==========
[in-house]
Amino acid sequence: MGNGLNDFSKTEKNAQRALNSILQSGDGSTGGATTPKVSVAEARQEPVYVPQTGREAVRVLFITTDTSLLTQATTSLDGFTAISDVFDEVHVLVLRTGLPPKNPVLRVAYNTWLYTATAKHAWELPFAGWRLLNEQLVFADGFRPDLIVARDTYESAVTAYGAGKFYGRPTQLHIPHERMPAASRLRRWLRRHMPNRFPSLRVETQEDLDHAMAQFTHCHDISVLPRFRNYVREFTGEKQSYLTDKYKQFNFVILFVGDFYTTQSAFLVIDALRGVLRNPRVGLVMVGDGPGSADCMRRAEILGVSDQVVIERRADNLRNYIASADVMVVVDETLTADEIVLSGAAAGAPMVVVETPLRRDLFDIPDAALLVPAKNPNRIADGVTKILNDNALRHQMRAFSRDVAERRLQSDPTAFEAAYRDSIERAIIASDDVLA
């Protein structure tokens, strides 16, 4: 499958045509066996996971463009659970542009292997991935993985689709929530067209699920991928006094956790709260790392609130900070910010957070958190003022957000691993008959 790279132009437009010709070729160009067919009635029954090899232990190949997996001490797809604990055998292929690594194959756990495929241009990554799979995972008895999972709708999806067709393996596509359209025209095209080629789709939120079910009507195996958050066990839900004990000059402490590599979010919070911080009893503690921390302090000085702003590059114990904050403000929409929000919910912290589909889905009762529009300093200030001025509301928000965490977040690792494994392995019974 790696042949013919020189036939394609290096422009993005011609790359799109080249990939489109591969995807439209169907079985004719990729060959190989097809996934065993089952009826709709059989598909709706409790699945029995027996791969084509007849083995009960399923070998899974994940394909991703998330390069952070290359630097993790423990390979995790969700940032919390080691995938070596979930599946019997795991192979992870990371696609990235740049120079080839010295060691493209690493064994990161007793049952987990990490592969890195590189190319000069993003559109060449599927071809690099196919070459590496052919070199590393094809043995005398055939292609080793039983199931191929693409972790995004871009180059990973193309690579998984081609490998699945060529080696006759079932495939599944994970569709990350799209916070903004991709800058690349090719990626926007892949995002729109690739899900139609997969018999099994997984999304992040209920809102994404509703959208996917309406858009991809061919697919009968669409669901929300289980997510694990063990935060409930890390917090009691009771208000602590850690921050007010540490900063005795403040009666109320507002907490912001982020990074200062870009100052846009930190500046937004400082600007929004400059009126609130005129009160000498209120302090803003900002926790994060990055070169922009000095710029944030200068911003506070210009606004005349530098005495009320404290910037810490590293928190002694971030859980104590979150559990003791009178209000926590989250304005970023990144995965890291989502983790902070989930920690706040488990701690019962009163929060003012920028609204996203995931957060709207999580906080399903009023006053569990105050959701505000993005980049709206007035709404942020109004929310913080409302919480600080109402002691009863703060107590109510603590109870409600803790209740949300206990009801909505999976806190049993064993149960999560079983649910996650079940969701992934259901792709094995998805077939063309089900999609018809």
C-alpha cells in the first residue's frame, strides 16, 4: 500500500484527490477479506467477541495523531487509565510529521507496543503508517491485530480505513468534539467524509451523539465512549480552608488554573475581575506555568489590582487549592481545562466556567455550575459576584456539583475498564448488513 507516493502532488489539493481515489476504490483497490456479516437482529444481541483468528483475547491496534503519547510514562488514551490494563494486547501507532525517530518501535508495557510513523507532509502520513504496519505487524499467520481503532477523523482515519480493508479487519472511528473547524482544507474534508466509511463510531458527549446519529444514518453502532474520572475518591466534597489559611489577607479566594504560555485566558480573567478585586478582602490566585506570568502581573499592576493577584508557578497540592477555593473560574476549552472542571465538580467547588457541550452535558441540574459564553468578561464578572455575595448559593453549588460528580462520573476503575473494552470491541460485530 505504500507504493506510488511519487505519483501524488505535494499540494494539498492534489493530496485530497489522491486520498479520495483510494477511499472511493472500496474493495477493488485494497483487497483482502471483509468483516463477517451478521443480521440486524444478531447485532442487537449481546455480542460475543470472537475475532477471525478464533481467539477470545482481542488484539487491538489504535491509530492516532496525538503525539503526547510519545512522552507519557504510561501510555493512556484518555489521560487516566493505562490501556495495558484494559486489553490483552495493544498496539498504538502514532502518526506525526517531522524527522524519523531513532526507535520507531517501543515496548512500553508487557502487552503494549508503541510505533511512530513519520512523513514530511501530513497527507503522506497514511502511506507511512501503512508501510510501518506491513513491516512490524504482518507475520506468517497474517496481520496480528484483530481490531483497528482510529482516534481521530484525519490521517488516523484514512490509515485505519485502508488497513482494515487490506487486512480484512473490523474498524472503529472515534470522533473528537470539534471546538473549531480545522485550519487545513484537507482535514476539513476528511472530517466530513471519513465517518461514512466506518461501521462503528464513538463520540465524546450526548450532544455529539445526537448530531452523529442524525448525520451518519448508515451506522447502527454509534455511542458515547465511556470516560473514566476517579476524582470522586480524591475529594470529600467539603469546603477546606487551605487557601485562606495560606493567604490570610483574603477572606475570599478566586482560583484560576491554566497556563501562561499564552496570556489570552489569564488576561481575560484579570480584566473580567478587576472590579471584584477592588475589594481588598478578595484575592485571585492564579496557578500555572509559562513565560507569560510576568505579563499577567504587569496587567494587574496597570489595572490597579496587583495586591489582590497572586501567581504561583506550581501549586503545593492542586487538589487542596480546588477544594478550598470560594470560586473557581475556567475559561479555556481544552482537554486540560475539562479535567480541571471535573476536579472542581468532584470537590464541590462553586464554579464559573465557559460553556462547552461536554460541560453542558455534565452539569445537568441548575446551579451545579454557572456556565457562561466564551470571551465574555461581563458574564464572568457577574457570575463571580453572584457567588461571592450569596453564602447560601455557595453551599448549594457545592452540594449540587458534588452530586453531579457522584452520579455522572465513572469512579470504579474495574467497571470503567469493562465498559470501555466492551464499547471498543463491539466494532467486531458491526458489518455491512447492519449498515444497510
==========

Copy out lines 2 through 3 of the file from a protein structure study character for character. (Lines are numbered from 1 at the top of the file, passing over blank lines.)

Amino acid sequence: MGNGLNDFSKTEKNAQRALNSILQSGDGSTGGATTPKVSVAEARQEPVYVPQTGREAVRVLFITTDTSLLTQATTSLDGFTAISDVFDEVHVLVLRTGLPPKNPVLRVAYNTWLYTATAKHAWELPFAGWRLLNEQLVFADGFRPDLIVARDTYESAVTAYGAGKFYGRPTQLHIPHERMPAASRLRRWLRRHMPNRFPSLRVETQEDLDHAMAQFTHCHDISVLPRFRNYVREFTGEKQSYLTDKYKQFNFVILFVGDFYTTQSAFLVIDALRGVLRNPRVGLVMVGDGPGSADCMRRAEILGVSDQVVIERRADNLRNYIASADVMVVVDETLTADEIVLSGAAAGAPMVVVETPLRRDLFDIPDAALLVPAKNPNRIADGVTKILNDNALRHQMRAFSRDVAERRLQSDPTAFEAAYRDSIERAIIASDDVLA
């Protein structure tokens, strides 16, 4: 499958045509066996996971463009659970542009292997991935993985689709929530067209699920991928006094956790709260790392609130900070910010957070958190003022957000691993008959 790279132009437009010709070729160009067919009635029954090899232990190949997996001490797809604990055998292929690594194959756990495929241009990554799979995972008895999972709708999806067709393996596509359209025209095209080629789709939120079910009507195996958050066990839900004990000059402490590599979010919070911080009893503690921390302090000085702003590059114990904050403000929409929000919910912290589909889905009762529009300093200030001025509301928000965490977040690792494994392995019974 790696042949013919020189036939394609290096422009993005011609790359799109080249990939489109591969995807439209169907079985004719990729060959190989097809996934065993089952009826709709059989598909709706409790699945029995027996791969084509007849083995009960399923070998899974994940394909991703998330390069952070290359630097993790423990390979995790969700940032919390080691995938070596979930599946019997795991192979992870990371696609990235740049120079080839010295060691493209690493064994990161007793049952987990990490592969890195590189190319000069993003559109060449599927071809690099196919070459590496052919070199590393094809043995005398055939292609080793039983199931191929693409972790995004871009180059990973193309690579998984081609490998699945060529080696006759079932495939599944994970569709990350799209916070903004991709800058690349090719990626926007892949995002729109690739899900139609997969018999099994997984999304992040209920809102994404509703959208996917309406858009991809061919697919009968669409669901929300289980997510694990063990935060409930890390917090009691009771208000602590850690921050007010540490900063005795403040009666109320507002907490912001982020990074200062870009100052846009930190500046937004400082600007929004400059009126609130005129009160000498209120302090803003900002926790994060990055070169922009000095710029944030200068911003506070210009606004005349530098005495009320404290910037810490590293928190002694971030859980104590979150559990003791009178209000926590989250304005970023990144995965890291989502983790902070989930920690706040488990701690019962009163929060003012920028609204996203995931957060709207999580906080399903009023006053569990105050959701505000993005980049709206007035709404942020109004929310913080409302919480600080109402002691009863703060107590109510603590109870409600803790209740949300206990009801909505999976806190049993064993149960999560079983649910996650079940969701992934259901792709094995998805077939063309089900999609018809």